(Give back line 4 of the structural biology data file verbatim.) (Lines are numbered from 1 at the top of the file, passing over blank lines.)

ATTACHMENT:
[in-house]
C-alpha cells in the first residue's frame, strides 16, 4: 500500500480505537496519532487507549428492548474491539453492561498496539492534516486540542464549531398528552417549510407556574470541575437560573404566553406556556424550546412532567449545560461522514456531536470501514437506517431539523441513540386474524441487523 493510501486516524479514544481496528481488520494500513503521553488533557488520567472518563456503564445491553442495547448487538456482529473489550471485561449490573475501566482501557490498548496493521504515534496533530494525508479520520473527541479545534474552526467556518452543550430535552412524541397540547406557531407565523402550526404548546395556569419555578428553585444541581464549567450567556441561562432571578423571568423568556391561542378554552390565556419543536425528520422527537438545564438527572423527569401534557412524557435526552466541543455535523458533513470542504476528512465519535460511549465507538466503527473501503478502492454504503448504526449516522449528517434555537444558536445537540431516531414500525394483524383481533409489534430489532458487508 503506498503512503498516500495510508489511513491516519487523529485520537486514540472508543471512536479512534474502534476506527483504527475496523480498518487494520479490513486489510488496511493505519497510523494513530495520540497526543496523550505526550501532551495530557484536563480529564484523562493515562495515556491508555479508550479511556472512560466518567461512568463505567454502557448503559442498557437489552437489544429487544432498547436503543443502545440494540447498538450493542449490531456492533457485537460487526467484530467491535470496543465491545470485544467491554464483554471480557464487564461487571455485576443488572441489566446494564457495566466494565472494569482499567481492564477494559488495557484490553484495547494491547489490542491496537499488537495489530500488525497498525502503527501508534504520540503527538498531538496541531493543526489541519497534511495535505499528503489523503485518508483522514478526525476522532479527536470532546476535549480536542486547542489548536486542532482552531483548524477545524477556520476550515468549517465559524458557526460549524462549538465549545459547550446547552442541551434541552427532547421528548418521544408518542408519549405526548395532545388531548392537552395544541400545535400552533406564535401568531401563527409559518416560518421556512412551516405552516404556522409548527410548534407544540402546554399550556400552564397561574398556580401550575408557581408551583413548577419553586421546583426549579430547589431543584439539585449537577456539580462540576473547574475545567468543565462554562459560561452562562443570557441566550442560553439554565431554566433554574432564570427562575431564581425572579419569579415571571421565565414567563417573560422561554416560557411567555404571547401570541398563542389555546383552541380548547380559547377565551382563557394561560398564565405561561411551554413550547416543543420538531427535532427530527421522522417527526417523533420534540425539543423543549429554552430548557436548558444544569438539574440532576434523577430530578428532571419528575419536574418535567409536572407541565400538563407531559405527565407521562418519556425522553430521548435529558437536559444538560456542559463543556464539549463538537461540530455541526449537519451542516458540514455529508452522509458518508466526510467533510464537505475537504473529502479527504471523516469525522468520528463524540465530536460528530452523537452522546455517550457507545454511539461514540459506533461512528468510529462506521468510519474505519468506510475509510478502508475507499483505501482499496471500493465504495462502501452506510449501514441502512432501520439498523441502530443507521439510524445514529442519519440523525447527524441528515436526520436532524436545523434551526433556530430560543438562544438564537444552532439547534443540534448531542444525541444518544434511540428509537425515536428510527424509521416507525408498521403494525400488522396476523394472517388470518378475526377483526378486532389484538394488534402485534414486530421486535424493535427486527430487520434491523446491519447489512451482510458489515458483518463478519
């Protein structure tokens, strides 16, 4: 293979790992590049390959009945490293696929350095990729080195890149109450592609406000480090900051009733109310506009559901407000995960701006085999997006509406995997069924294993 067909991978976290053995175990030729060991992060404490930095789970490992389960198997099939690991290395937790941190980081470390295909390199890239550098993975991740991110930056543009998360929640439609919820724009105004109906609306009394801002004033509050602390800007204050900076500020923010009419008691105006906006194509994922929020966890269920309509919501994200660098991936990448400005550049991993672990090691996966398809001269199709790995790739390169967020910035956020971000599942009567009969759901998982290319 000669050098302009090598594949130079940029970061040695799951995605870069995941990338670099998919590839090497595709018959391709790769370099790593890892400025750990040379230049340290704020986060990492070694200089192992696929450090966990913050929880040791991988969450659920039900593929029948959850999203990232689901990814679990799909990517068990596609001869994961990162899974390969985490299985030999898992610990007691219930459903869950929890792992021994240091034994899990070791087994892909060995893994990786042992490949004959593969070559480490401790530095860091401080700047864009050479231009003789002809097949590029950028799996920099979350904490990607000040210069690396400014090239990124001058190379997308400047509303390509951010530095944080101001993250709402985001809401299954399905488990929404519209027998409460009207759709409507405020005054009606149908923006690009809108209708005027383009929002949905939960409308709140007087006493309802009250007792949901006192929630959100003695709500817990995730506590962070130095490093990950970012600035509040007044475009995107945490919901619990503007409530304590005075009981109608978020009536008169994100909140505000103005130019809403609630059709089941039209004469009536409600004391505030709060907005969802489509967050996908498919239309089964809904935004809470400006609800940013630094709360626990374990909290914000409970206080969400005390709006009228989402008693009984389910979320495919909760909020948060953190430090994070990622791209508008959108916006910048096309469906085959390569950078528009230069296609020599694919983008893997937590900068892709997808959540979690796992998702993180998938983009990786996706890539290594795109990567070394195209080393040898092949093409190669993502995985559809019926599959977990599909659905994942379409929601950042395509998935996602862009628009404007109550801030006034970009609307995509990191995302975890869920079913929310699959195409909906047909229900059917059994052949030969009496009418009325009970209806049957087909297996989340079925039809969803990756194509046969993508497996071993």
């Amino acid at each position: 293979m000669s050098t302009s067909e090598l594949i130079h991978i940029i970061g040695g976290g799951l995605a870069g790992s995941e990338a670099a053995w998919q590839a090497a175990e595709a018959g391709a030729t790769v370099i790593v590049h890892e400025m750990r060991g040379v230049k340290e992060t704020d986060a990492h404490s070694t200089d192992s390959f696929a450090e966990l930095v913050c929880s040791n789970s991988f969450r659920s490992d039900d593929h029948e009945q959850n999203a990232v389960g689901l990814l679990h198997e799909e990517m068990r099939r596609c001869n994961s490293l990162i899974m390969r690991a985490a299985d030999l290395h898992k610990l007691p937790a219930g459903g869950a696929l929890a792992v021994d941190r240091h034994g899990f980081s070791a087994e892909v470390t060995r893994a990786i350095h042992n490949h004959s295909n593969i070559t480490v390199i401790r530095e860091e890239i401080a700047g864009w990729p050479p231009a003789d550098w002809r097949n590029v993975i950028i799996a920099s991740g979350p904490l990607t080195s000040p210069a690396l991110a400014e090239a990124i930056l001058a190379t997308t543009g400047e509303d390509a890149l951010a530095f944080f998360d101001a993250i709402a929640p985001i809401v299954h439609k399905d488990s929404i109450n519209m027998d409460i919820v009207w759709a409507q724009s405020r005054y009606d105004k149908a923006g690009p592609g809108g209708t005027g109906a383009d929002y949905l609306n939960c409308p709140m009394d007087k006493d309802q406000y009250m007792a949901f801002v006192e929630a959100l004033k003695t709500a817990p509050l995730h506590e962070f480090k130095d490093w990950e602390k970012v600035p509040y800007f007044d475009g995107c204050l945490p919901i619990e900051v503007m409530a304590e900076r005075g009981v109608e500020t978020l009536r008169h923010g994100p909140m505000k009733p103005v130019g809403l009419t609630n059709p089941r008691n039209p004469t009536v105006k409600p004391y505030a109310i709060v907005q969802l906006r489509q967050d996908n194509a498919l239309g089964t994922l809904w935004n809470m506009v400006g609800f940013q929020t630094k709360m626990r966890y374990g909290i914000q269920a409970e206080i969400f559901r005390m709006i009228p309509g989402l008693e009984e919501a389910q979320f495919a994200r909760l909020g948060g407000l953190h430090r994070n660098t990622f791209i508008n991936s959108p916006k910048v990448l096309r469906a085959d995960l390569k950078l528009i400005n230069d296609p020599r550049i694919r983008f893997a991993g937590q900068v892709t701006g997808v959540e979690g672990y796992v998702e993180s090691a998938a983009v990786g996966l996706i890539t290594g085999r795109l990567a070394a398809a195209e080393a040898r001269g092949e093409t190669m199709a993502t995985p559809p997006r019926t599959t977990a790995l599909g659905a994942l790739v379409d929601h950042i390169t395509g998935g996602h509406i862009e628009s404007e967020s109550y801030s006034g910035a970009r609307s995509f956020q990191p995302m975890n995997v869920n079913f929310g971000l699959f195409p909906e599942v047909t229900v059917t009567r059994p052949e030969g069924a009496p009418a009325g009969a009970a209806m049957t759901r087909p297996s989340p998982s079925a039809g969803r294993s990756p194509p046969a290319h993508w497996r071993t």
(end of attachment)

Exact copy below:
């Amino acid at each position: 293979m000669s050098t302009s067909e090598l594949i130079h991978i940029i970061g040695g976290g799951l995605a870069g790992s995941e990338a670099a053995w998919q590839a090497a175990e595709a018959g391709a030729t790769v370099i790593v590049h890892e400025m750990r060991g040379v230049k340290e992060t704020d986060a990492h404490s070694t200089d192992s390959f696929a450090e966990l930095v913050c929880s040791n789970s991988f969450r659920s490992d039900d593929h029948e009945q959850n999203a990232v389960g689901l990814l679990h198997e799909e990517m068990r099939r596609c001869n994961s490293l990162i899974m390969r690991a985490a299985d030999l290395h898992k610990l007691p937790a219930g459903g869950a696929l929890a792992v021994d941190r240091h034994g899990f980081s070791a087994e892909v470390t060995r893994a990786i350095h042992n490949h004959s295909n593969i070559t480490v390199i401790r530095e860091e890239i401080a700047g864009w990729p050479p231009a003789d550098w002809r097949n590029v993975i950028i799996a920099s991740g979350p904490l990607t080195s000040p210069a690396l991110a400014e090239a990124i930056l001058a190379t997308t543009g400047e509303d390509a890149l951010a530095f944080f998360d101001a993250i709402a929640p985001i809401v299954h439609k399905d488990s929404i109450n519209m027998d409460i919820v009207w759709a409507q724009s405020r005054y009606d105004k149908a923006g690009p592609g809108g209708t005027g109906a383009d929002y949905l609306n939960c409308p709140m009394d007087k006493d309802q406000y009250m007792a949901f801002v006192e929630a959100l004033k003695t709500a817990p509050l995730h506590e962070f480090k130095d490093w990950e602390k970012v600035p509040y800007f007044d475009g995107c204050l945490p919901i619990e900051v503007m409530a304590e900076r005075g009981v109608e500020t978020l009536r008169h923010g994100p909140m505000k009733p103005v130019g809403l009419t609630n059709p089941r008691n039209p004469t009536v105006k409600p004391y505030a109310i709060v907005q969802l906006r489509q967050d996908n194509a498919l239309g089964t994922l809904w935004n809470m506009v400006g609800f940013q929020t630094k709360m626990r966890y374990g909290i914000q269920a409970e206080i969400f559901r005390m709006i009228p309509g989402l008693e009984e919501a389910q979320f495919a994200r909760l909020g948060g407000l953190h430090r994070n660098t990622f791209i508008n991936s959108p916006k910048v990448l096309r469906a085959d995960l390569k950078l528009i400005n230069d296609p020599r550049i694919r983008f893997a991993g937590q900068v892709t701006g997808v959540e979690g672990y796992v998702e993180s090691a998938a983009v990786g996966l996706i890539t290594g085999r795109l990567a070394a398809a195209e080393a040898r001269g092949e093409t190669m199709a993502t995985p559809p997006r019926t599959t977990a790995l599909g659905a994942l790739v379409d929601h950042i390169t395509g998935g996602h509406i862009e628009s404007e967020s109550y801030s006034g910035a970009r609307s995509f956020q990191p995302m975890n995997v869920n079913f929310g971000l699959f195409p909906e599942v047909t229900v059917t009567r059994p052949e030969g069924a009496p009418a009325g009969a009970a209806m049957t759901r087909p297996s989340p998982s079925a039809g969803r294993s990756p194509p046969a290319h993508w497996r071993t």